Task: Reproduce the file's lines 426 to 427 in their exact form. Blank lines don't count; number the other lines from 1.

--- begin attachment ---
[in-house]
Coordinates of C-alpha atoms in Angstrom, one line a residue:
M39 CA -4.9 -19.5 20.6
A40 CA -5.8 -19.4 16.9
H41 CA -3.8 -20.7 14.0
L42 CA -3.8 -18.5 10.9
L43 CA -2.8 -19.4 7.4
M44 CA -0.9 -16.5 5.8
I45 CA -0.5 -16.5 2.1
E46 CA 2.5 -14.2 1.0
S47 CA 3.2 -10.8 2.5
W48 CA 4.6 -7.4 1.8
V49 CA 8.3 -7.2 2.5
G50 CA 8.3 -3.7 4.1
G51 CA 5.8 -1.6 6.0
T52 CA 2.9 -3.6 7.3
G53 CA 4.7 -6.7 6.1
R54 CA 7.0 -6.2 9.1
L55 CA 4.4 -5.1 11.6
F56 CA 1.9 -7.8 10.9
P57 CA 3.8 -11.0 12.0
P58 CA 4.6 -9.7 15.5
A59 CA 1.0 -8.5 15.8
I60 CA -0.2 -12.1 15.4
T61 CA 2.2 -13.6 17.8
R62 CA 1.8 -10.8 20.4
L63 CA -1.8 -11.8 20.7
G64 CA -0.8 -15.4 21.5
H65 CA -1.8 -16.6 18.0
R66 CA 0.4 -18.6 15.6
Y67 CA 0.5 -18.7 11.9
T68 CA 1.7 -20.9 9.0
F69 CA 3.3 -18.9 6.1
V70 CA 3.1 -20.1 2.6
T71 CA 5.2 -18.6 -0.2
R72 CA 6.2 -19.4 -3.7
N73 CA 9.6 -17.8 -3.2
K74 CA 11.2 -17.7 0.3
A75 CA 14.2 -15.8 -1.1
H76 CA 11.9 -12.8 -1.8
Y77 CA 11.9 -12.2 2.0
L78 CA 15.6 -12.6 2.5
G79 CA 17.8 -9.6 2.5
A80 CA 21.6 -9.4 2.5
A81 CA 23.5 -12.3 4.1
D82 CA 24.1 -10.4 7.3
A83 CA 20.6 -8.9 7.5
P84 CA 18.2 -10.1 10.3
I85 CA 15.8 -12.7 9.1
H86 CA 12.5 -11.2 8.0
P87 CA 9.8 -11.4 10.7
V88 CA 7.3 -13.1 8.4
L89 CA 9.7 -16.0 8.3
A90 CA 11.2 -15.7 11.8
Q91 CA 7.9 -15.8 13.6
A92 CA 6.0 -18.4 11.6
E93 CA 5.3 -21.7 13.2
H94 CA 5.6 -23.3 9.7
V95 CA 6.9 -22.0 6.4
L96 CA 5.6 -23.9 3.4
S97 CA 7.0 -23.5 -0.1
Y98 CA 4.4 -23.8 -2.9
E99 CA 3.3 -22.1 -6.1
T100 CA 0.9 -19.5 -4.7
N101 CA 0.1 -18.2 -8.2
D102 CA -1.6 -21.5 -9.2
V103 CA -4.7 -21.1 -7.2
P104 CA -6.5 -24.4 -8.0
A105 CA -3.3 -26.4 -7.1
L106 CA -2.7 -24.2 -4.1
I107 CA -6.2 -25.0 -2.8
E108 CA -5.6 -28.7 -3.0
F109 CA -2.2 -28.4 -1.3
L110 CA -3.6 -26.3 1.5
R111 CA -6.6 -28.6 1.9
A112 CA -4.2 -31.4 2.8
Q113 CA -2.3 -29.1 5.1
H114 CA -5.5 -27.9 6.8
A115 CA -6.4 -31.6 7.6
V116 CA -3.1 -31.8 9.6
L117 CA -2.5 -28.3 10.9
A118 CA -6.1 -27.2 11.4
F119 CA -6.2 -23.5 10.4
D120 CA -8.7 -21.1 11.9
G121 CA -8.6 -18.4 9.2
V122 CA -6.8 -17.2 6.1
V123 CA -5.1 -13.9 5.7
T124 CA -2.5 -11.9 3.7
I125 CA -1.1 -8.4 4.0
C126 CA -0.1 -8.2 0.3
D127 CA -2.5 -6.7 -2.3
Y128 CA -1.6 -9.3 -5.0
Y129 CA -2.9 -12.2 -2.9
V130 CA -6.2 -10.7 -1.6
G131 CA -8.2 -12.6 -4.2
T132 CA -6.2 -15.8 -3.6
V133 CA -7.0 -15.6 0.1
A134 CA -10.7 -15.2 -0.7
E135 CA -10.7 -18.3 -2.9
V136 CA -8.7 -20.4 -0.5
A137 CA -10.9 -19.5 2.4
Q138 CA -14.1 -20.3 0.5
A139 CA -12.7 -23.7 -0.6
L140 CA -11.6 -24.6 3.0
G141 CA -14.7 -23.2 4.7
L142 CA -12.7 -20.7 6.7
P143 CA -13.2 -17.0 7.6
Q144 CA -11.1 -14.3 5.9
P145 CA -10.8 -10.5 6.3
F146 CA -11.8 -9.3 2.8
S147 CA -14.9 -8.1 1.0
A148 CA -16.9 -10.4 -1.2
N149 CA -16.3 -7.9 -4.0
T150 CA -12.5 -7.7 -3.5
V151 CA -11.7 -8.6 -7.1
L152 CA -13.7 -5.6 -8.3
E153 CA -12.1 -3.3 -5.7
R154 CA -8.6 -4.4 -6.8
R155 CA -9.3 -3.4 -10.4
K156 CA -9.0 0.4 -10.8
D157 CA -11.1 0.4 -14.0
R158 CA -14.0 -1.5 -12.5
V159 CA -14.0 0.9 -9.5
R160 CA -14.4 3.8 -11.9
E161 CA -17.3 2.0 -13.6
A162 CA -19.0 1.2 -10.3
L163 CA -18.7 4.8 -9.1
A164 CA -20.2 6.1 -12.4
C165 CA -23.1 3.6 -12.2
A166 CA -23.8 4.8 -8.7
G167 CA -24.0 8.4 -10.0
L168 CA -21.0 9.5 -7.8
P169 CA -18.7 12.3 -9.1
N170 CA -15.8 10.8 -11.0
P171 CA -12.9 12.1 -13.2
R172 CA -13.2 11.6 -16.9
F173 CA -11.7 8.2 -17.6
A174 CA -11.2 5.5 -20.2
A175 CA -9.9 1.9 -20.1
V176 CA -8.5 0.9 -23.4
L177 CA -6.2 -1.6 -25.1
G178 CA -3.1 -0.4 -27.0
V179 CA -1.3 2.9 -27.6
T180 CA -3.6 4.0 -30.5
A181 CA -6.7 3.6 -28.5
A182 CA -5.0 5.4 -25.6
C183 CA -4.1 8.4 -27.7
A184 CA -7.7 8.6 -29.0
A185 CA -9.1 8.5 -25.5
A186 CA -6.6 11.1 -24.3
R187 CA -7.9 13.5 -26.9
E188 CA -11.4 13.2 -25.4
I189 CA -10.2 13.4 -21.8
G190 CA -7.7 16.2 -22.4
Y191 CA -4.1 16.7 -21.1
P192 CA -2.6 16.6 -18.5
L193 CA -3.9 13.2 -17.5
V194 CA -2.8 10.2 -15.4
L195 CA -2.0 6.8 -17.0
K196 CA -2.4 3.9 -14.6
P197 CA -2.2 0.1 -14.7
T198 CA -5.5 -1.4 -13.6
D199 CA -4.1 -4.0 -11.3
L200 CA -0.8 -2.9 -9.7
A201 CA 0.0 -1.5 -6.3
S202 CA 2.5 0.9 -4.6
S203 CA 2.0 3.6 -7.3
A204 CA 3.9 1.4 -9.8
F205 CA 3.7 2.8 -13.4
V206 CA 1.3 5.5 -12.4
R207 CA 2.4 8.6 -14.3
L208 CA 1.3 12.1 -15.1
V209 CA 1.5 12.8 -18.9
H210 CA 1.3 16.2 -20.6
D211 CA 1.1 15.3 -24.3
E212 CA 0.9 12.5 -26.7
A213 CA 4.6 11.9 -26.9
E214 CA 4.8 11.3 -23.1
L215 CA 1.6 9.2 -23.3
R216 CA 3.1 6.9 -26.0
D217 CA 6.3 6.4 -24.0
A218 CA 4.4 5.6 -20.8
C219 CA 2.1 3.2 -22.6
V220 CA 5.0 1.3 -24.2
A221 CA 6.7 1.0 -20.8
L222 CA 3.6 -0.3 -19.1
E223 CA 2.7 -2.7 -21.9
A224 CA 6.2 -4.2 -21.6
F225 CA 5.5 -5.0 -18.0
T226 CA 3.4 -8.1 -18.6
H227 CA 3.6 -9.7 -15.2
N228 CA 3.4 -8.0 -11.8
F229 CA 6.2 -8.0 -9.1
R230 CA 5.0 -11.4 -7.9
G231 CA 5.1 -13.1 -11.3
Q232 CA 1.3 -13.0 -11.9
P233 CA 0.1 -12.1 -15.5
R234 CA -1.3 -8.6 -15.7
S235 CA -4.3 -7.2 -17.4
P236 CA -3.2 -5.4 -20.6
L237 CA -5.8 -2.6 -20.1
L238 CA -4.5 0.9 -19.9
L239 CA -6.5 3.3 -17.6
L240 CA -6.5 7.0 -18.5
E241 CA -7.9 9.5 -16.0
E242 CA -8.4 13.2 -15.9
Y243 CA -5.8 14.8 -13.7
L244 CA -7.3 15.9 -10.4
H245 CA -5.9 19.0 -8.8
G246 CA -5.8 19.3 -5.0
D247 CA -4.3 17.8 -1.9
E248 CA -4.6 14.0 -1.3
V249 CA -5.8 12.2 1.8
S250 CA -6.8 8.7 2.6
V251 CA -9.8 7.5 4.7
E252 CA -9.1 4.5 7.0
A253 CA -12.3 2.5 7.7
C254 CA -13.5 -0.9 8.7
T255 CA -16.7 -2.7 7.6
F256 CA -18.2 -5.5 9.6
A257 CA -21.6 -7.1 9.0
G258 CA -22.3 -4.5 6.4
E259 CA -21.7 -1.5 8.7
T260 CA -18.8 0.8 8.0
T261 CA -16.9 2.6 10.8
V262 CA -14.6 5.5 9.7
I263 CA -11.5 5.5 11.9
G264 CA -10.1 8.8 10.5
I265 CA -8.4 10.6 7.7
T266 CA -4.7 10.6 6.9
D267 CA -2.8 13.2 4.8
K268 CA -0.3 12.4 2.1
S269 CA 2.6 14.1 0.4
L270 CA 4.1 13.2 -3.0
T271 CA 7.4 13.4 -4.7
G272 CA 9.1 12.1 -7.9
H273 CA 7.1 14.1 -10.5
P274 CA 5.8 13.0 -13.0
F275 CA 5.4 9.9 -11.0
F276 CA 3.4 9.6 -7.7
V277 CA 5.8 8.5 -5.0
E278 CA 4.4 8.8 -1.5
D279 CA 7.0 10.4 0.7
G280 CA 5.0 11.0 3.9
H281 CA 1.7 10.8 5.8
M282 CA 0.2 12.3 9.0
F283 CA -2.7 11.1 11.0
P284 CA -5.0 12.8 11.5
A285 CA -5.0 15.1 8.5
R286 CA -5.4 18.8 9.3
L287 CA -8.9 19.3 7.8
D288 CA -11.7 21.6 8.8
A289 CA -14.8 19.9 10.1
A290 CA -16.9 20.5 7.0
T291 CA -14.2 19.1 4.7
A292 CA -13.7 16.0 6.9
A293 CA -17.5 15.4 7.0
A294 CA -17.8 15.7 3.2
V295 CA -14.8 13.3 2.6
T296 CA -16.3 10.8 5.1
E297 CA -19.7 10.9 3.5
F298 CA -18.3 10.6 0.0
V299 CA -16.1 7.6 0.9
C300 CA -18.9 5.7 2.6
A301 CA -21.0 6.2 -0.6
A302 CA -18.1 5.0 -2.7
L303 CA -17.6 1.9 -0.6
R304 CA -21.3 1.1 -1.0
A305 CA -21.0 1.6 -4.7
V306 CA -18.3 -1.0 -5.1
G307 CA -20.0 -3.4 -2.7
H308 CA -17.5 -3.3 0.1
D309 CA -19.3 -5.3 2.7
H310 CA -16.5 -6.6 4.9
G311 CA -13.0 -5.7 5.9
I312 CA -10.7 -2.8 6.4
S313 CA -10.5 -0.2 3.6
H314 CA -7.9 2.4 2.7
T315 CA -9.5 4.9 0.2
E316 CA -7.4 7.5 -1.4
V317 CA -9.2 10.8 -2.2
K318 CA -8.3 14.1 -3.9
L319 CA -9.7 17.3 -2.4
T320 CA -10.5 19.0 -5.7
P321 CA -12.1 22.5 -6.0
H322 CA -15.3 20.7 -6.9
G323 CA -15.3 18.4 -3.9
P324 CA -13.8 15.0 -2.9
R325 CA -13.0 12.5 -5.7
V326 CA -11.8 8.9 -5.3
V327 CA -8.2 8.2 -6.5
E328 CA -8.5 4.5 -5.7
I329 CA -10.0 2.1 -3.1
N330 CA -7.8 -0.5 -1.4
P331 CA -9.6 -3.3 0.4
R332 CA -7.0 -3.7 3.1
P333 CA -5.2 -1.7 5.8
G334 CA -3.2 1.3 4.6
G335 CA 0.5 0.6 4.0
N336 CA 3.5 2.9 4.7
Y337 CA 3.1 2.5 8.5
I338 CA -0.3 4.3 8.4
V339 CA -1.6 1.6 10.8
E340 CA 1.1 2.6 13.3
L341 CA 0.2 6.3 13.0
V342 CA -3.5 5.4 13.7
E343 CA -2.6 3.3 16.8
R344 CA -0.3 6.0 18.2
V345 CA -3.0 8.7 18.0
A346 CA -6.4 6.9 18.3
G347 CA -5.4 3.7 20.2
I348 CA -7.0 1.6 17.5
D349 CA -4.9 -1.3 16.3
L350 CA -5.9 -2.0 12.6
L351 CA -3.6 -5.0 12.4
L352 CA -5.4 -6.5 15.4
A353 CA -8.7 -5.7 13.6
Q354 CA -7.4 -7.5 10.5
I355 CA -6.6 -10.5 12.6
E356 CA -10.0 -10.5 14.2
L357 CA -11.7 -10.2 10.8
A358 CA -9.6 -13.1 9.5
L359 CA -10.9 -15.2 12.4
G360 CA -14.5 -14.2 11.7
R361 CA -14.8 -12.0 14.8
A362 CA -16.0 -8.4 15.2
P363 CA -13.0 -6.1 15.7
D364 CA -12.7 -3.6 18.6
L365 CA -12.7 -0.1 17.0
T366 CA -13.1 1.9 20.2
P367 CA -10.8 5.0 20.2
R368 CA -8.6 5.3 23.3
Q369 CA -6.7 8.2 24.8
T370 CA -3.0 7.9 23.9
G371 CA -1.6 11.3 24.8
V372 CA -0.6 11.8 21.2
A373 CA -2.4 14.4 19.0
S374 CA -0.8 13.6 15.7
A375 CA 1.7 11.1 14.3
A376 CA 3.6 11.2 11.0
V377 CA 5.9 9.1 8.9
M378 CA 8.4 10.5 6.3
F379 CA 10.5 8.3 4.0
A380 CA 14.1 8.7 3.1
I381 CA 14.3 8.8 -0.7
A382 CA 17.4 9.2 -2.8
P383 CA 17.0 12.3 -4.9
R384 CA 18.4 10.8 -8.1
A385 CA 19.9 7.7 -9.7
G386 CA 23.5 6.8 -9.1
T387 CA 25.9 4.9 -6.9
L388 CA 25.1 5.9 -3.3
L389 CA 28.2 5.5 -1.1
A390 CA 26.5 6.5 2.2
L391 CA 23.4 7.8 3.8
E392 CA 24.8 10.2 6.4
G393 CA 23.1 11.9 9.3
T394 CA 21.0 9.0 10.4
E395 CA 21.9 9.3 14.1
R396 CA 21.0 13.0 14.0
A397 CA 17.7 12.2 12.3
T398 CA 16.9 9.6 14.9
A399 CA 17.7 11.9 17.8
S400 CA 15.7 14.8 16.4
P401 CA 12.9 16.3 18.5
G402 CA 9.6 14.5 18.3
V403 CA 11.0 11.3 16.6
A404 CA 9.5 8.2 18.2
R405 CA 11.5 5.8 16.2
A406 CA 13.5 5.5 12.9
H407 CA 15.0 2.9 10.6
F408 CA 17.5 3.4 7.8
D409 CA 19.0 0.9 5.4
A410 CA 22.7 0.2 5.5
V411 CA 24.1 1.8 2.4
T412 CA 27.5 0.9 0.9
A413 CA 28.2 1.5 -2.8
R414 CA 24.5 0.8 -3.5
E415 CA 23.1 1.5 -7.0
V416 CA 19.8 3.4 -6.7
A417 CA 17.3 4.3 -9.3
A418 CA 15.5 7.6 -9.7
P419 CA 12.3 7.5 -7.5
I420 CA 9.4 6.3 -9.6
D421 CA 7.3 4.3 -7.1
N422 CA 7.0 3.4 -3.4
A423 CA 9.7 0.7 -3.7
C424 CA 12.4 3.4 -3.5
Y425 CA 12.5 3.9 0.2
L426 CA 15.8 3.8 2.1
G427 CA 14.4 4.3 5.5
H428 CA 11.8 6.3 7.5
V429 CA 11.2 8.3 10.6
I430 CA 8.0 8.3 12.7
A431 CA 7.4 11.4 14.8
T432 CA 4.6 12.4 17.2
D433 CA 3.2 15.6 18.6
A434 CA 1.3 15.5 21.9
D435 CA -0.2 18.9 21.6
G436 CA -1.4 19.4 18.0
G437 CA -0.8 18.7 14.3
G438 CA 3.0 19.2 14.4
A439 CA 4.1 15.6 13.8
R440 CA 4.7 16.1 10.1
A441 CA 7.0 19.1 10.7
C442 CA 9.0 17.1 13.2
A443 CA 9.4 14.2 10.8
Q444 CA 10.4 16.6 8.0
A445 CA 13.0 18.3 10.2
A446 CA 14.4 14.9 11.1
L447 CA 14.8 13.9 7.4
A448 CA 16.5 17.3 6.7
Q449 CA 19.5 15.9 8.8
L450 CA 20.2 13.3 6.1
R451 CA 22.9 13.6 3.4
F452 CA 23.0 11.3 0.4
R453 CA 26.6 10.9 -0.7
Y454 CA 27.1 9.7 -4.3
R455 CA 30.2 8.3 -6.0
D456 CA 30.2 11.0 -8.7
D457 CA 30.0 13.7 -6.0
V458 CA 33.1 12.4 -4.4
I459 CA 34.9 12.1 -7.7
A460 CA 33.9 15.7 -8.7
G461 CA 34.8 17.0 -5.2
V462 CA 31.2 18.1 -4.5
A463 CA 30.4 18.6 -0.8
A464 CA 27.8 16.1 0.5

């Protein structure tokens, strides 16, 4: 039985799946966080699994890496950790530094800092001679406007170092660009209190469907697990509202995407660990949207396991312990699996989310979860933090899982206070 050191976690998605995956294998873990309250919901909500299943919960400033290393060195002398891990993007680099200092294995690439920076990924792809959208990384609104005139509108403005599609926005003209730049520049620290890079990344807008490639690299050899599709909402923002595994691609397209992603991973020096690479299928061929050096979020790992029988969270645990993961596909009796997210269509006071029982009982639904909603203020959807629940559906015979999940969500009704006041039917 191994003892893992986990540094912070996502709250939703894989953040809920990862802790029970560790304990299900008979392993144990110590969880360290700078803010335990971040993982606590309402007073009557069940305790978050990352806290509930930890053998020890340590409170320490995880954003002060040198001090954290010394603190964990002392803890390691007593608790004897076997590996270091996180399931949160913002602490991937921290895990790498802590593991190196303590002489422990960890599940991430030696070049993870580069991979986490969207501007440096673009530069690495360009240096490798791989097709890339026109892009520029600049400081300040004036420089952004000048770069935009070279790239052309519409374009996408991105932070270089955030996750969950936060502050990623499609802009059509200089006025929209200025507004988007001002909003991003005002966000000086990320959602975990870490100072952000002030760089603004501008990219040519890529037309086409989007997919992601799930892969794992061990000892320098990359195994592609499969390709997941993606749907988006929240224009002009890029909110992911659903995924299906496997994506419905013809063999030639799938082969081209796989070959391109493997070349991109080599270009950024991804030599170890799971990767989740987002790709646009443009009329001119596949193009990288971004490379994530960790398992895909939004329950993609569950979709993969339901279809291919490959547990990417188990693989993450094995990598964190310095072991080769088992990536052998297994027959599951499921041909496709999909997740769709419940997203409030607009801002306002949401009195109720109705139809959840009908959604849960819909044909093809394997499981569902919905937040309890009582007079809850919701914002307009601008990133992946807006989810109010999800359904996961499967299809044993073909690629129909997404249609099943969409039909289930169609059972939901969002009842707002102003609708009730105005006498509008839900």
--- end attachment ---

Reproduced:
V462 CA 31.2 18.1 -4.5
A463 CA 30.4 18.6 -0.8